1. Very high sides.

2. Clips that hold the high sides in place so they don't fold inwards or out of alignment
3. Softer sides so they have the ability to shift and give a bit when the mat does eventually move


Sure they still have the issue of filling up and I have only concluded that its maybe best of let the car get cold overnight and then you can pick the chunks of frozen slush out of the bottom. (and tuxmat shape does allow for this) to get the main amount out every couple of weeks. Barring that, I invested in a Ridgid wet vac that has a lifetime warranty.  What doesn't come out can be sucked out.
 

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I use to have WeatherTec floor mats when I owned my old Ford Edge.  They were good but I found them to be rather flawed for the following reasons:


1. They didn't protect the sides at all. I live in Canada where there is snow and that means quite a bit of salt as it seems nobody wants to be accused of someone slipping ad falling. Sometimes you can get more salt on the ground than there ever was snow. So when you climb into your car the wet from the bottom of your shoes/boots will drip onto every surface. That means anything that is not covered will get wet. Wet with a salty concentration. If it really cold, then you bring the snow/salt and put it onto the car mat. But you heat your car up and then the snow melts and you end up with a pool of salty badness at the bottom of the mat. This will splash around and get on the sides as you move your feet.
2. They hook in very well, but sadly that makes taking them out to be a bit of a pain. Shouldn't really be a big deal except for the problem with they fill up really well. All fine but in the middle of winter, how do you empty them? You can't pull them out to dump them as you will spill all that salty badness all over the carpet inside that you took to much effort to protect.
3. They are very hard so they don't tend to conform very well to the inside of the car. They are laser fit so they shouldn't need to? Well, not after several years where they tend to start to bend or not conform as you can't glue them into place so they shift ever so slightly and then that makes one side or another not fit right.



I went with Tuxmats.  They seem to fix more of what was wrong. 



1. Very high sides.

2. Clips that hold the high sides in place so they don't fold inwards or out of alignment
3. Softer sides so they have the ability to shift and give a bit when the mat does eventually move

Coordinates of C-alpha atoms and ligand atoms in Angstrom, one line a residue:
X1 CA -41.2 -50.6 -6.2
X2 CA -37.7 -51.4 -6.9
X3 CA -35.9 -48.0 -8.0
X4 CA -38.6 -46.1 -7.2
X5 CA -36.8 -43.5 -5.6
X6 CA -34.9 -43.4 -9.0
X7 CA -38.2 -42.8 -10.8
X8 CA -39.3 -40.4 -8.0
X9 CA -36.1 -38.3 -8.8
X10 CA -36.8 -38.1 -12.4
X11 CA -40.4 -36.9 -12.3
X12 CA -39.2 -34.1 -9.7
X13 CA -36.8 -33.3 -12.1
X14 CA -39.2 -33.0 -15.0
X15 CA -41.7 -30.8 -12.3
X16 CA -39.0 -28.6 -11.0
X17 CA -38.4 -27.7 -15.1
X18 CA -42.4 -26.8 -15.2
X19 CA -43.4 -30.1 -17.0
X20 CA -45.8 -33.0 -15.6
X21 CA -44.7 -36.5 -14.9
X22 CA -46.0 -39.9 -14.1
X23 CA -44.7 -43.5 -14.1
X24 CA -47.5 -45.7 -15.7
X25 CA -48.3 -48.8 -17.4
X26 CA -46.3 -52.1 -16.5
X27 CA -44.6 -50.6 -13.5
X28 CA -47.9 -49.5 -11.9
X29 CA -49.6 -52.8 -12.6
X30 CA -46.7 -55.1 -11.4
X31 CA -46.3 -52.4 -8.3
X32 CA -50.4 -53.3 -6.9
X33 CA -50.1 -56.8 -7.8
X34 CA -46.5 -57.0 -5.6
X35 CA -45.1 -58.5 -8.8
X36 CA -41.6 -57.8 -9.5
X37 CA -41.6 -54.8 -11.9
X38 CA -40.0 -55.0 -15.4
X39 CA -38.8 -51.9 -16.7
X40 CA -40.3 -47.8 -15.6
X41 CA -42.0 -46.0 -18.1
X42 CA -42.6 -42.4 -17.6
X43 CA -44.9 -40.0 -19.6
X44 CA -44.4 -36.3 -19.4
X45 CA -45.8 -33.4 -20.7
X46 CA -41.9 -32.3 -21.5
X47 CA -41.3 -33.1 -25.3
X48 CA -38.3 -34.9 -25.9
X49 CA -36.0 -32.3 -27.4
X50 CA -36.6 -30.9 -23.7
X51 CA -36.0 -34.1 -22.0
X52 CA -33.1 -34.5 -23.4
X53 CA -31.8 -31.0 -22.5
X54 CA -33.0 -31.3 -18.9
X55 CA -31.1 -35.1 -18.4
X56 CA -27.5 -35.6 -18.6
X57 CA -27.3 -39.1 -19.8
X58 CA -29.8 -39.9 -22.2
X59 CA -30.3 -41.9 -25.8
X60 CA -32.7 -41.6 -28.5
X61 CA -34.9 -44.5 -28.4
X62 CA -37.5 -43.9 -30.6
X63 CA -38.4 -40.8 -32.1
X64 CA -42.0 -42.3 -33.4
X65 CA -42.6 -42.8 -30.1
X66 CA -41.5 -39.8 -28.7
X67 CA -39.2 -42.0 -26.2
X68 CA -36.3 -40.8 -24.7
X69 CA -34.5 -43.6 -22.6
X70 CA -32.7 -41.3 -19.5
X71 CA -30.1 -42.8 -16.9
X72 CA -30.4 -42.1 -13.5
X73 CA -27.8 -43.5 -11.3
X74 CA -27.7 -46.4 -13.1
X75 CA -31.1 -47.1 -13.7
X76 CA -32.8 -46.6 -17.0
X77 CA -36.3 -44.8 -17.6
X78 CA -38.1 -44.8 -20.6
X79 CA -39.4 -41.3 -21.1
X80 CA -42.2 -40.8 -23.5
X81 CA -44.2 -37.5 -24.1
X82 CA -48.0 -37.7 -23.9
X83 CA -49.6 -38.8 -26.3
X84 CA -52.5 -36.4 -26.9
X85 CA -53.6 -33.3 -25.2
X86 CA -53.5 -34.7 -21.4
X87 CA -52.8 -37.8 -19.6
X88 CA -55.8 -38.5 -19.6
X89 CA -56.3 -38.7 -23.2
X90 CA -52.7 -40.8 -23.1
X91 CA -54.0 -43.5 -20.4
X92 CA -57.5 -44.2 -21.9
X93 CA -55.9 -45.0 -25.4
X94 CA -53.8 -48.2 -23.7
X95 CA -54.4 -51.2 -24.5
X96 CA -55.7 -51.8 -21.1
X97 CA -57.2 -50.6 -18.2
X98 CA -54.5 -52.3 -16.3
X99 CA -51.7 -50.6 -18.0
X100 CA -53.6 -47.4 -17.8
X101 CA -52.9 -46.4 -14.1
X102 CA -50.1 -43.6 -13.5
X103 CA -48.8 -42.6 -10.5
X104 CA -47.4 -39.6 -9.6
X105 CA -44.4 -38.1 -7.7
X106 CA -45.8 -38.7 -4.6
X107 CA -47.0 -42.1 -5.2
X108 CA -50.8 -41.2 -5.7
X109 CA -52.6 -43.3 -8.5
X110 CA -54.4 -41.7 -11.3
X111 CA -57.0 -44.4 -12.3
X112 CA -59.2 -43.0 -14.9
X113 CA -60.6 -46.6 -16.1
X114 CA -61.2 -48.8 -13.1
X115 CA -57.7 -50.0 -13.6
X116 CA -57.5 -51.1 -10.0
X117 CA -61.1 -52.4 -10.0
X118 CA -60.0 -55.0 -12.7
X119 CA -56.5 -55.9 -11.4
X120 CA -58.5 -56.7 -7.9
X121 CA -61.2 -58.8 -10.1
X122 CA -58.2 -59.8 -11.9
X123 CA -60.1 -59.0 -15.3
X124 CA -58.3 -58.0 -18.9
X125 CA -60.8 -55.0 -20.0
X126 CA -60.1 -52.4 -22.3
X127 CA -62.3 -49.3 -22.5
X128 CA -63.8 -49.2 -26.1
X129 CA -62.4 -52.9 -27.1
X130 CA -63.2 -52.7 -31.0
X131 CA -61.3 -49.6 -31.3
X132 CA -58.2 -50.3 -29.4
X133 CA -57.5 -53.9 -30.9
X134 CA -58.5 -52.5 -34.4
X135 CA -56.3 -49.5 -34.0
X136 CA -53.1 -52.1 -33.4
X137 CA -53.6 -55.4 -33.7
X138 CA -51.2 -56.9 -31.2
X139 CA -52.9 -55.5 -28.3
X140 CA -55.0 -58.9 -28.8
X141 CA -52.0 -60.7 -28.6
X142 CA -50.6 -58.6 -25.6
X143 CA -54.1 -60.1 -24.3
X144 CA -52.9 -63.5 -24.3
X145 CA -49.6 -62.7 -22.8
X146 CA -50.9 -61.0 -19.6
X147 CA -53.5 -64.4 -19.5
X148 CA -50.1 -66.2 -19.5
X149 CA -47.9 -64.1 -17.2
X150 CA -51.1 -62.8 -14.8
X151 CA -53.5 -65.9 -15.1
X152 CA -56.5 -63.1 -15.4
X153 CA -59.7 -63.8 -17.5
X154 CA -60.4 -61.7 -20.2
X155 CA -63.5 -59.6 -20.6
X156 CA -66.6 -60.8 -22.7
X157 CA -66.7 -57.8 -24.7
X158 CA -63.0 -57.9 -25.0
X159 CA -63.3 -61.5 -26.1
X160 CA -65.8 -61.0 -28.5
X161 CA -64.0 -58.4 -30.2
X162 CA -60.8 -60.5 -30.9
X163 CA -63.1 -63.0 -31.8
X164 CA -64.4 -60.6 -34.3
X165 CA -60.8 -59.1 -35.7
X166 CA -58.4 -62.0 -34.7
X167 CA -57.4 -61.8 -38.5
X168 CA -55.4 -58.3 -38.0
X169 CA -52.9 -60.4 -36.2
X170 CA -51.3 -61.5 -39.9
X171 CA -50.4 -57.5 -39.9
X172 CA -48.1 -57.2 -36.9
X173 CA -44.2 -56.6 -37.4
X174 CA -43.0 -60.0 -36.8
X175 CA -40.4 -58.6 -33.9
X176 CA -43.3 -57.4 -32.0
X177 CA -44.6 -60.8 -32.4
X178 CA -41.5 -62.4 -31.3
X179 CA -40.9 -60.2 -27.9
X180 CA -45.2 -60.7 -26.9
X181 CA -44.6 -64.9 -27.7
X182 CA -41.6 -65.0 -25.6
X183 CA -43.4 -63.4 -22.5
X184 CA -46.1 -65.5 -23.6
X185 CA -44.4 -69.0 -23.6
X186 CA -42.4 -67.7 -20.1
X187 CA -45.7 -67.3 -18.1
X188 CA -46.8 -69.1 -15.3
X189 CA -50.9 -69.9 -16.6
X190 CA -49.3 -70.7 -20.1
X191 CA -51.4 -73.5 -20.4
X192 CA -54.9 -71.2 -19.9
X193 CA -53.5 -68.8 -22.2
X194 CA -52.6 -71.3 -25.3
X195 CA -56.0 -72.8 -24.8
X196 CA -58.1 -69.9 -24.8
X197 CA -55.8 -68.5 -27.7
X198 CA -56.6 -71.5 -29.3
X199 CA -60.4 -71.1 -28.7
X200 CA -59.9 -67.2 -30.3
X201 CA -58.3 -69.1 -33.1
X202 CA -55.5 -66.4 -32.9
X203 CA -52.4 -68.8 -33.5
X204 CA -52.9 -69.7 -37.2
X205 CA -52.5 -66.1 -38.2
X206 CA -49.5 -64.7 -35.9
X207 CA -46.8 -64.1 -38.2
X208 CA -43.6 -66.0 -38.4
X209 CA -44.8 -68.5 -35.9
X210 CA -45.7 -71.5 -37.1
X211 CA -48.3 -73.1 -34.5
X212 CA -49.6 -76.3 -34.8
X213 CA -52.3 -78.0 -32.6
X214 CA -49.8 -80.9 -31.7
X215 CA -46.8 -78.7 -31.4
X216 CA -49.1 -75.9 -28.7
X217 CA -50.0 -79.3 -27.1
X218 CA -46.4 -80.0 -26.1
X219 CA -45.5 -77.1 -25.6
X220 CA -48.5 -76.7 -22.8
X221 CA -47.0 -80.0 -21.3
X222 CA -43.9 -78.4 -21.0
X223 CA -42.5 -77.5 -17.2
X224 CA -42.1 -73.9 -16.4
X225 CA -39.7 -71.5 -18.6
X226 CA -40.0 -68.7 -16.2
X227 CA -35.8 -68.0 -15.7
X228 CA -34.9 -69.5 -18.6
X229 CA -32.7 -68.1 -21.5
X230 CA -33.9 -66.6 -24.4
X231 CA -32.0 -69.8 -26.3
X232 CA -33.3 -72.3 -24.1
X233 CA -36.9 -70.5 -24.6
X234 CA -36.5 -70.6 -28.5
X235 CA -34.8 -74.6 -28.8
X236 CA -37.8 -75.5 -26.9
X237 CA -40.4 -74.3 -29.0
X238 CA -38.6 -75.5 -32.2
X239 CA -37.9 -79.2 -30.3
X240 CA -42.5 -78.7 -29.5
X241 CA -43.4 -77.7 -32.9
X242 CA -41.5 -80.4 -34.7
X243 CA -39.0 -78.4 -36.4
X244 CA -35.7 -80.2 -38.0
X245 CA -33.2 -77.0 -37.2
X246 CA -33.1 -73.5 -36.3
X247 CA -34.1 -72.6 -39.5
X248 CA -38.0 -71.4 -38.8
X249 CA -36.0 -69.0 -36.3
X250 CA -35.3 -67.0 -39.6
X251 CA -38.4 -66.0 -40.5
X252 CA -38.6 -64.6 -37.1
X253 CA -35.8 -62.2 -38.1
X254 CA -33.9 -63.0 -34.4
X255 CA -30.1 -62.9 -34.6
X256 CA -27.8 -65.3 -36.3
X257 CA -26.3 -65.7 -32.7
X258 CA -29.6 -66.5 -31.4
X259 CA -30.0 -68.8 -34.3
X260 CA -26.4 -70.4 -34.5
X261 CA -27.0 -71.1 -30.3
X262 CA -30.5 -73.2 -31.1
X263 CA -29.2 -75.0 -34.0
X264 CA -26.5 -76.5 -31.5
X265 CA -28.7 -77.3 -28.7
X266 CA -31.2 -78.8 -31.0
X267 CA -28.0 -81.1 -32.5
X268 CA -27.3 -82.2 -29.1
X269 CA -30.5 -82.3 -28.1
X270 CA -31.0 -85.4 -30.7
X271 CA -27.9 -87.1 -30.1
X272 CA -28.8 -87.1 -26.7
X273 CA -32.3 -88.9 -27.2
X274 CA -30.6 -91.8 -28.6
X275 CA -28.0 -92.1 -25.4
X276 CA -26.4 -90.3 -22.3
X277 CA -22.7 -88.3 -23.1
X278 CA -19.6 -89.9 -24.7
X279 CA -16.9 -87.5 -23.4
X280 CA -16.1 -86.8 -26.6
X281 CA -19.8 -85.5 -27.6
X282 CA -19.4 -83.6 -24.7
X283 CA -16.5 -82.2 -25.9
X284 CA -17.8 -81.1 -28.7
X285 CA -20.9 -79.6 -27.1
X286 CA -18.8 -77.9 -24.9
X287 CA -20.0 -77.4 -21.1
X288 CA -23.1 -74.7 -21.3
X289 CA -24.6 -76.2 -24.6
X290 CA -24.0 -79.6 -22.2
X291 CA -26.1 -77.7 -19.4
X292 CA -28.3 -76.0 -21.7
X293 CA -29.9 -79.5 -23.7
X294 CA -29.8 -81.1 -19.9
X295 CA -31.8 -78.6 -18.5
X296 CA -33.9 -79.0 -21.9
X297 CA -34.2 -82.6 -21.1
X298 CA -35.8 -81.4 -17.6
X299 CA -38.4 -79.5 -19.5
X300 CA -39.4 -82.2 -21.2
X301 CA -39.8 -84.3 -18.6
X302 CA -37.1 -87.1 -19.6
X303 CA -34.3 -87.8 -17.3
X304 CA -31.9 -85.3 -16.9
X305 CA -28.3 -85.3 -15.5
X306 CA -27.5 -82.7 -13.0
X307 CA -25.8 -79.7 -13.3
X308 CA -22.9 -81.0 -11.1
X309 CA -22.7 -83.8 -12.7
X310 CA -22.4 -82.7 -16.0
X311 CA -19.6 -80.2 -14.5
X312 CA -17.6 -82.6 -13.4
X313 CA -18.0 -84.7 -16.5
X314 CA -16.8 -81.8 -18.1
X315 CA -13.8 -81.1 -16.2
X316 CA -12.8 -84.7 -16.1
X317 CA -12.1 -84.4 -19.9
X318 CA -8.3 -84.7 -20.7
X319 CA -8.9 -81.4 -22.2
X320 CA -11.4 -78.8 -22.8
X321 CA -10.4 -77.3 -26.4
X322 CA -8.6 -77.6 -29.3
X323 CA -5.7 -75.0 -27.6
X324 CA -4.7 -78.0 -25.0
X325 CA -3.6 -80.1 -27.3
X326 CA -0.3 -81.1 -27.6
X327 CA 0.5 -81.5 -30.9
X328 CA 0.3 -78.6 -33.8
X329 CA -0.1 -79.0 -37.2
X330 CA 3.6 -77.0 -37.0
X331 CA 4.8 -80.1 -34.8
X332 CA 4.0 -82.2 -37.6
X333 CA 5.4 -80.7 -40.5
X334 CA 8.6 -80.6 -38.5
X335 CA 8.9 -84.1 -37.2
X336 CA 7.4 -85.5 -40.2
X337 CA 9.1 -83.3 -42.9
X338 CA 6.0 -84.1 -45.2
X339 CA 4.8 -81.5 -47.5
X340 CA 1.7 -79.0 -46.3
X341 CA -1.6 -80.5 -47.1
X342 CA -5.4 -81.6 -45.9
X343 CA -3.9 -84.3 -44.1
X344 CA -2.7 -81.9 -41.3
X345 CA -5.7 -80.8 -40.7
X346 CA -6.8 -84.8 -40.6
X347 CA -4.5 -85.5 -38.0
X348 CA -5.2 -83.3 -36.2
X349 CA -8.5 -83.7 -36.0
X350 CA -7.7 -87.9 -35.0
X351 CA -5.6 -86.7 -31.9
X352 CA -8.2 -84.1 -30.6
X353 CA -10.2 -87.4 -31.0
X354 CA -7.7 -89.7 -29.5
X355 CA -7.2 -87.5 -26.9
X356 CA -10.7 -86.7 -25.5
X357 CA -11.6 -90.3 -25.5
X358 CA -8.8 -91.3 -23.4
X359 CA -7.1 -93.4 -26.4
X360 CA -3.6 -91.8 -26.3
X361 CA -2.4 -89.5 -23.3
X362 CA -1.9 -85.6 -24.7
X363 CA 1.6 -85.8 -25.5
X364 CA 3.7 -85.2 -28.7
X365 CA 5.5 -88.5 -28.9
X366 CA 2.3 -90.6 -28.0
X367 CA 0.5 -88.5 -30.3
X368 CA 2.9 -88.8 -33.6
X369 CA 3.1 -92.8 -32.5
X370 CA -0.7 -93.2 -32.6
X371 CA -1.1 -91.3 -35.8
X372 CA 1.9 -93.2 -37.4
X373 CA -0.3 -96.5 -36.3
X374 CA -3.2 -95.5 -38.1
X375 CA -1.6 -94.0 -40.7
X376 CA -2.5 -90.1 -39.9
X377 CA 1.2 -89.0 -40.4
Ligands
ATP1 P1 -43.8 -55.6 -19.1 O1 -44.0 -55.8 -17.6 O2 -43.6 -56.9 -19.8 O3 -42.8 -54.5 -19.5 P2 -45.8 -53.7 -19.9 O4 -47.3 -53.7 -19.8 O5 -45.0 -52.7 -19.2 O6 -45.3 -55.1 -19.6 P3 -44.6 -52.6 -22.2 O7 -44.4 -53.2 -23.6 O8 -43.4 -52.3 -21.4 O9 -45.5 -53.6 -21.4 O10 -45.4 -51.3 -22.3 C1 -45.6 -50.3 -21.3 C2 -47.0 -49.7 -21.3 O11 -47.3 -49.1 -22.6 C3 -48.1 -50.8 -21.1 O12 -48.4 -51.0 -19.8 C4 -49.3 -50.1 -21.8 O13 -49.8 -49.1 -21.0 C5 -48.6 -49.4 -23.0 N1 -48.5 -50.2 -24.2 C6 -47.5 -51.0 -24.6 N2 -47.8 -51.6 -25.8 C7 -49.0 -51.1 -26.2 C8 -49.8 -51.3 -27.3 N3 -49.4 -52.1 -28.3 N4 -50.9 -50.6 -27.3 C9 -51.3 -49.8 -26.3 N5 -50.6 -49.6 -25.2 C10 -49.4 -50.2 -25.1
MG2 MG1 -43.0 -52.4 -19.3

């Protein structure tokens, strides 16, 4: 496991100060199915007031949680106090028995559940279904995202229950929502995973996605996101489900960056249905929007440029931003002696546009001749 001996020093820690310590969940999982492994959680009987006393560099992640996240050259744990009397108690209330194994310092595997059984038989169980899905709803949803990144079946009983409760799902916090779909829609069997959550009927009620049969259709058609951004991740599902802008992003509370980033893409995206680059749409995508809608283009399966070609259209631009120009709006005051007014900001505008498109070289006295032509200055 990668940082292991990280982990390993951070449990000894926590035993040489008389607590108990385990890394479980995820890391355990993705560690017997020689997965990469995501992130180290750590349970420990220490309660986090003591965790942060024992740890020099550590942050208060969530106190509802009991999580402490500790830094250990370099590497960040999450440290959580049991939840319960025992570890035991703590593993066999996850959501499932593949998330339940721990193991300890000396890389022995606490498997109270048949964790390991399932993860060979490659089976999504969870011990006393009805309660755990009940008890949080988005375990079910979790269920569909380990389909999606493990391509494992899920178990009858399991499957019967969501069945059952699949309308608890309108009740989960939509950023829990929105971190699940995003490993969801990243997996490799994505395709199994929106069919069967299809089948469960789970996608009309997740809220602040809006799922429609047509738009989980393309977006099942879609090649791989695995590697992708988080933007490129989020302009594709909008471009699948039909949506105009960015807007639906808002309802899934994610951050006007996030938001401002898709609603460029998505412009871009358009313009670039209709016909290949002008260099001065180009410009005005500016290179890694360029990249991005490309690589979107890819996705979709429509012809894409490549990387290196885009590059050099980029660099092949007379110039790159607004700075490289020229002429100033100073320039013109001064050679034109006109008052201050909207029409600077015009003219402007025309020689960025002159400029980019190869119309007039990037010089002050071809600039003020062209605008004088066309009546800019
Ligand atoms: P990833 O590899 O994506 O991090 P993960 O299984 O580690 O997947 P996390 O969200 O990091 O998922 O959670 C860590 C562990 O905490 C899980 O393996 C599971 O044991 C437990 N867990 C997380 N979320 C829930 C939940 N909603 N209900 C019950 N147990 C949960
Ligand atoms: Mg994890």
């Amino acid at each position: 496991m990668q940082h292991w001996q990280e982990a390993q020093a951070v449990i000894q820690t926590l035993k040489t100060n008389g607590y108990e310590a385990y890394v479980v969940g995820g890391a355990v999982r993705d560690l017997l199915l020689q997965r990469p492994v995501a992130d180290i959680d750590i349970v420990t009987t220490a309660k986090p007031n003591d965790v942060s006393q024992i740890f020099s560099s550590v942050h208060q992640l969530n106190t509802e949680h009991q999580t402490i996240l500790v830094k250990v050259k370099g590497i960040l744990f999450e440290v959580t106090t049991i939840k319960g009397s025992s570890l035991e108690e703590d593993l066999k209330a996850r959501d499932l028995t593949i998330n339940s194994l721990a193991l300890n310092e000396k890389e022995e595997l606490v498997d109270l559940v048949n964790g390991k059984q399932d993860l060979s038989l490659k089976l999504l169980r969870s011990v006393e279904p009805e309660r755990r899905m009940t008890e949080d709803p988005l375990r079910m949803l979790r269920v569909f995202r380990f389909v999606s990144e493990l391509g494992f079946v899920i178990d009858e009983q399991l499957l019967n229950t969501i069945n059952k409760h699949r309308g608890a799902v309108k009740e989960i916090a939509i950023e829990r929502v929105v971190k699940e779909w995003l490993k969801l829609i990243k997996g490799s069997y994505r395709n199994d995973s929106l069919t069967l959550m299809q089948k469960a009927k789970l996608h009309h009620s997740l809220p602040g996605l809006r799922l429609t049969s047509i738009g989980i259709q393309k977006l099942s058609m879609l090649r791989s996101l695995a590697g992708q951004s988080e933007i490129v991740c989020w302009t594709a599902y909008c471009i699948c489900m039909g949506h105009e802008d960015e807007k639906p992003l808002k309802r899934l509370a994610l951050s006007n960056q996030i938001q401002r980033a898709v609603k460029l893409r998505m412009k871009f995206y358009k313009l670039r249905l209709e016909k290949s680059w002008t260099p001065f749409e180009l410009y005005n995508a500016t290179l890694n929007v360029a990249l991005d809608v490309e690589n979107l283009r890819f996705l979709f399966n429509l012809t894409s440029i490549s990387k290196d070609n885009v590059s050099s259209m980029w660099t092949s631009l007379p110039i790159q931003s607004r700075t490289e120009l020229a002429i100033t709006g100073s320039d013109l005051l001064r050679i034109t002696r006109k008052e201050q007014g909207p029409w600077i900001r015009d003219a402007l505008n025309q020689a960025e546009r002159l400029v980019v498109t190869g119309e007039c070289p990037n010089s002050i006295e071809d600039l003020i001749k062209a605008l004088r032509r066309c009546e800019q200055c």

Sure they still have the issue of filling up and I have only concluded that its maybe best of let the car get cold overnight and then you can pick the chunks of frozen slush out of the bottom. (and tuxmat shape does allow for this) to get the main amount out every couple of weeks. Barring that, I invested in a Ridgid wet vac that has a lifetime warranty.  What doesn't come out can be sucked out.

For all those reasons, I went Tuxmats as well. Spot cleaning is super easy with a damp cloth. After a tough Canadian winter, I pull them out and wash with a pressure washer. Too bad they didn't a cargo mat.
 

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Discussion Starter #11
I

1. Very high sides.

2. Clips that hold the high sides in place so they don't fold inwards or out of alignment
3. Softer sides so they have the ability to shift and give a bit when the mat does eventually move

nice, i didn't realize how far it goes up to cover virtually all carpeted surface.
 

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I was comparing both weathertech and maxline for Niro application and I have ended with weathertech for cargo and maxline for front two rows. I have been a weathertech user for a long time, but for Niro passenger front there is a hump and it’s cut out instead of covering it like maxline to completely cover the floor. overall quality of fit and materiel seems to be on par with the weathertech.
I'm looking for mats that pretty floppy/flexible/silent underfoot vs ones that are stiff & noisy. I prefer a more of a rubbery type of mat rather than a stiff milk carton form. Which of the 3 three products in this discussion would best suit my picayune tastes? :D
 

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I'm looking for mats that pretty floppy/flexible/silent underfoot vs ones that are stiff & noisy. I prefer a more of a rubbery type of mat rather than a stiff milk carton form. Which of the 3 three products in this discussion would best suit my picayune tastes? :D
The Tuxmats have some give. There is no sound when you press directly down on them, but they make a plasticy noise if you drag something across them. I made a video but can't figure out how to upload it.